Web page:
Hastert victim to lawmakers: Scrap time limits for abuse charges

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Scott Cross (left) a victim of sexual abuse by former House Speaker Dennis Hastert, joined Illinois Attorney General Lisa Madigan to testify before members of the Illinois Senate as they met Tuesday in Chicago. Madigan is calling on state lawmakers to pass legislation removing statutes of limitations for child sex abuse crimes. Cross was abused by Hastert decades ago. | Ashlee Rezin/Sun Times

A man who testified about being sexually abused by former U.S. House Speaker Dennis Hastert called on state lawmakers Tuesday to remove legal barriers to prosecuting decades-old sexual abuse cases.

Scott Cross, a Wheaton banker who was captain of the Yorkville High School wrestling team when Hastert was coach during the 1970s, spoke to a Illinois Senate panel, lobbying for legislation that would remove the statute of limitations for prosecuting sexual abuse cases against offenders who target underage victims.

Cross first spoke publicly about the abuse, which happened in 1979 when Cross was 17, when he took the witness stand at Hastert’s federal sentencing hearing in April.

But the charges that sent Hastert to prison on a 15-month sentence were for financial crimes tied to payouts he made to another abuse victim, Cross said. Hastert could not be prosecuted for sexual abuse because the statute of limitations —the number of years that can elapse before a crime can no longer be prosecuted —for Hastert’s abuse of Cross had passed a decade earlier.

“Since I confronted Hastert in court, the question I get the most, is ‘How do you feel about his sentence? Was justice delivered?’ Hastert inflicted unbelievable pain on the lives of youth he was entrusted to care for, yet he got a slap on the wrist,” Cross said. “Hastert’s only political legacy should be that his crimes and complete lack of repentance led to changing laws that empowered survivors over their sexual abusers.”

Seated beside Illinois Attorney General Lisa Madigan, Cross choked up often as he read from a prepared statement to the Senate Subcommittee on Statutes of Limitation. The General Assembly has four bills pending that deal with the statute of limitations, Madigan office said.

Currently, sexual assault against a child can be prosecuted only if the victim comes forward within 20 years of the date they turn 18 — meaning that victims older than 38 have no chance to see their abusers face charges, Cross said. The pain and shame of the abuse can take years to process, Cross said, and setting the window for charges at 20 years is “arbitrary” and “defies common sense.”

Hastert in 2015 pleaded guilty to charges of structuring bank withdrawals to disguise payments he made to an unnamed former student whom Hastert also abused, and who reached a deal for Hastert to buy his continued silence for $3.5 million. Questioned by federal investigators about a string of large withdrawals he made to deliver the payments, Hastert said he was being blackmailed, and even tried to help set up a sting.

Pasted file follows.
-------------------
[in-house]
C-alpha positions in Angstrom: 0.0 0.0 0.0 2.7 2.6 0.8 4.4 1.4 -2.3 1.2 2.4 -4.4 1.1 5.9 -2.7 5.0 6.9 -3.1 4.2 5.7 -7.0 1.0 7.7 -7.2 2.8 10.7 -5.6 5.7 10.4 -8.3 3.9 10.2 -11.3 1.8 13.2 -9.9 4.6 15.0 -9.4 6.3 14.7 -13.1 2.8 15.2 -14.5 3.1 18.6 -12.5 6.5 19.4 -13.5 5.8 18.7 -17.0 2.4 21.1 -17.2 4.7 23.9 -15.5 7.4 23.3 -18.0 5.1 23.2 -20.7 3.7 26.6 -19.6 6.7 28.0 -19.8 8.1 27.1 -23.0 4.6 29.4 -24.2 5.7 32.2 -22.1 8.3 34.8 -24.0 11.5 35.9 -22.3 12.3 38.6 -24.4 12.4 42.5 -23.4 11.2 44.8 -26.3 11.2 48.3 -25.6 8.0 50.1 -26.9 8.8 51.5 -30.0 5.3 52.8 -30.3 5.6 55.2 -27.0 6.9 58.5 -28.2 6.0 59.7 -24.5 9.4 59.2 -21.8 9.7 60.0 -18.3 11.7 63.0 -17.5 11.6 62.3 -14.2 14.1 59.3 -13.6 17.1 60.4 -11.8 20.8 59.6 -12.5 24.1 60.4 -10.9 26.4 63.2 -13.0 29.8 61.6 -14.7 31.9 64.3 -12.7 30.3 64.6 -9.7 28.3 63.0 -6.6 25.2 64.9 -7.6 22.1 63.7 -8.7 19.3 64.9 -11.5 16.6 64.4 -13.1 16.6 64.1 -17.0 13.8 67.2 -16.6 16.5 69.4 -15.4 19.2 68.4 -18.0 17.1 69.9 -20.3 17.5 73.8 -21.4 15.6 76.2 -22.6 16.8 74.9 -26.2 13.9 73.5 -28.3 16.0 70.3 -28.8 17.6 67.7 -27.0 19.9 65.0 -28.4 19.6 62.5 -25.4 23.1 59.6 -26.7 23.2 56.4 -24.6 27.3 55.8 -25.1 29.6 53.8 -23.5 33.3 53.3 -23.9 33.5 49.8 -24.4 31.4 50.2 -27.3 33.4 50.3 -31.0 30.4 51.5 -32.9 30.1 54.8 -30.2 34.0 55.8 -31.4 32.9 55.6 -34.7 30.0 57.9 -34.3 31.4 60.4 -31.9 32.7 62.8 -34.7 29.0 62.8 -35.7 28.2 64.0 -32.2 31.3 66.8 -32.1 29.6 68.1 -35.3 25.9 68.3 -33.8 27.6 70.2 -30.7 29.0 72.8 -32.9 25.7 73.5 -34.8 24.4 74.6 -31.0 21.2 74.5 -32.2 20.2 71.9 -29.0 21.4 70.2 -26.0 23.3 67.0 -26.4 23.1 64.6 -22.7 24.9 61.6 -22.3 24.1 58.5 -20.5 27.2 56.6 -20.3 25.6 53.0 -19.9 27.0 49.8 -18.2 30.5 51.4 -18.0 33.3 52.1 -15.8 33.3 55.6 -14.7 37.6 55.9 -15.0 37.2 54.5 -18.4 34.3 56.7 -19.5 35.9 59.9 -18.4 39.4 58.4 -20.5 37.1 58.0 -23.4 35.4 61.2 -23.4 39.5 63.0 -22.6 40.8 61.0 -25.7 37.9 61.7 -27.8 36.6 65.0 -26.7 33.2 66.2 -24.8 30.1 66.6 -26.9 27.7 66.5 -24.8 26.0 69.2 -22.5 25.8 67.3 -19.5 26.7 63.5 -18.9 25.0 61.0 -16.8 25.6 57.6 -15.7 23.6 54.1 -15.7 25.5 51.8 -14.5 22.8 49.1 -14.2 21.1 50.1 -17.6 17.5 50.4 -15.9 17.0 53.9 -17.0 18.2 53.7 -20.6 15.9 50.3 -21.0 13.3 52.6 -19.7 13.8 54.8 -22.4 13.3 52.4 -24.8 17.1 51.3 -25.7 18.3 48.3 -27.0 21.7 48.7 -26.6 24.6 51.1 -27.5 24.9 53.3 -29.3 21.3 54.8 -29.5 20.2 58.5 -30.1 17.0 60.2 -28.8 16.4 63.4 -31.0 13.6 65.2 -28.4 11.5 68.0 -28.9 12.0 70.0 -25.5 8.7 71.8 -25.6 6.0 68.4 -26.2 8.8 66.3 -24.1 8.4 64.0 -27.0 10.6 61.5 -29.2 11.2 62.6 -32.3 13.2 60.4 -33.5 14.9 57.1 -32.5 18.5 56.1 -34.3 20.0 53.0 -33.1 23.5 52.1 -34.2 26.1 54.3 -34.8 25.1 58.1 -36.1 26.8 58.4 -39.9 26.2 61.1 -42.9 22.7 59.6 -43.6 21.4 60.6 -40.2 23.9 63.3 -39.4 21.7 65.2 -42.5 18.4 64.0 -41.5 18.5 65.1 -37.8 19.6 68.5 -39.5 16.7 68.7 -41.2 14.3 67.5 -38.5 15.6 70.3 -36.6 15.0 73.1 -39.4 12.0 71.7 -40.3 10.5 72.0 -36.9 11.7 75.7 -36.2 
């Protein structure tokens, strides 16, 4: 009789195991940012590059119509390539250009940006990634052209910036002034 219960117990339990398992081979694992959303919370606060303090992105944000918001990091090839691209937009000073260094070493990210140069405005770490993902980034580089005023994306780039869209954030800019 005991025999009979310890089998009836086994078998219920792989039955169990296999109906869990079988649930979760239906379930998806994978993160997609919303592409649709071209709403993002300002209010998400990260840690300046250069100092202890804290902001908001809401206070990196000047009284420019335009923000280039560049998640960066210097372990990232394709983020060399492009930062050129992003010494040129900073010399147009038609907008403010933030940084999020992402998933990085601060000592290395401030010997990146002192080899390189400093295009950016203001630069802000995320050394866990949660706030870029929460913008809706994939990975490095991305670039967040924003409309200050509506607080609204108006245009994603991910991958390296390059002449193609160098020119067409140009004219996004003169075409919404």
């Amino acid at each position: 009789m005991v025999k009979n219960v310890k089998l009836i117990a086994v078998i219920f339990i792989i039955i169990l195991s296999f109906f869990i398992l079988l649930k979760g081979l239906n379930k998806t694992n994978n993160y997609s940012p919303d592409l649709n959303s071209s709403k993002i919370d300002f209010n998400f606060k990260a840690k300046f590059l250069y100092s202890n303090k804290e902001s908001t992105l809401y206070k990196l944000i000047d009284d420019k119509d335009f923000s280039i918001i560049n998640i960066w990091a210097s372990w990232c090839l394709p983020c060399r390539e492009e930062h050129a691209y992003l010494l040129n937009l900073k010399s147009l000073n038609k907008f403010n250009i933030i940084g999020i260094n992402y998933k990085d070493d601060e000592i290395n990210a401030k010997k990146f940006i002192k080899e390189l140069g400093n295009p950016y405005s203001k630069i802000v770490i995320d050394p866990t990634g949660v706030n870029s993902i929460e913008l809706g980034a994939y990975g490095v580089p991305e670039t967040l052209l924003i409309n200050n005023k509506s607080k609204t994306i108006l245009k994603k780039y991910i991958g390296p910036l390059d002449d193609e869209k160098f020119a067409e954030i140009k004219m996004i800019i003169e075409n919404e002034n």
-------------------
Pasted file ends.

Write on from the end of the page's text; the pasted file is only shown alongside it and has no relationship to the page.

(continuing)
Hastert had been a successful and popular teacher and coach at Yorkville before leaving to run for state representative. Hastert would go on to represent the Yorkville area in Congress, becoming the longest-serving Republican Speaker of the House. After retiring, Hastert went on to a lucrative career as a lobbyist.

At his sentencing this spring, Hastert was asked about Cross’ statements in court regarding being abused. Hastert told U.S. District Judge Thomas Durkin that he didn’t recall the abuse, “but I accept his statement.” Hastert also said allegations of abuse by a second victim were “a different situation,” but declined Durkin’s request to elaborate as to how it differed.

Durkin would call Hastert a “serial child molester.”

“If you need an example why every legal and prosecutorial tool should be on the table, just look at the conduct of Dennis Hastert until his sentencing,” Cross said. “Did Hastert really confront his actions? No. He concocted a nonsensical lie about being blackmailed, further inflicting pain on a survivor of his abuse. Was Hastert ready to accept a slap-on-the-wrist jail sentence? No. He used his connections to the powerful and elite, who wrote letters asking for leniency.”

Nation-wide, Madigan said 36 states have eliminated or extended statutes of limitations on sex crimes involving children.

Northwestern University criminal law professor Jeffrey Urdangen, said it was hard to predict whether changes to the statute of limitations would increase the number of cases filed, because evidence could easily be lost, and memories fade, over the decades. Historically, statutes of limitations have existed for all but a few crimes to prevent the specter of charges from hanging over the heads of potential defendants, Urdangen said.

“There is the presumption of innocence for defendants, and just as there are problems with older cases and the evidence you need to bring charges, and it can be difficult to marshal the resources to put on a defense, after 5, 10, 20 years,” said Urdangen, who is director of the Center for Criminal Defense at Northwestern’s Bluhm Legal Clinic. “I think you have to be circumspect when you’re tying legislation to one single, reprehensible individual, as seems to be the case here.”

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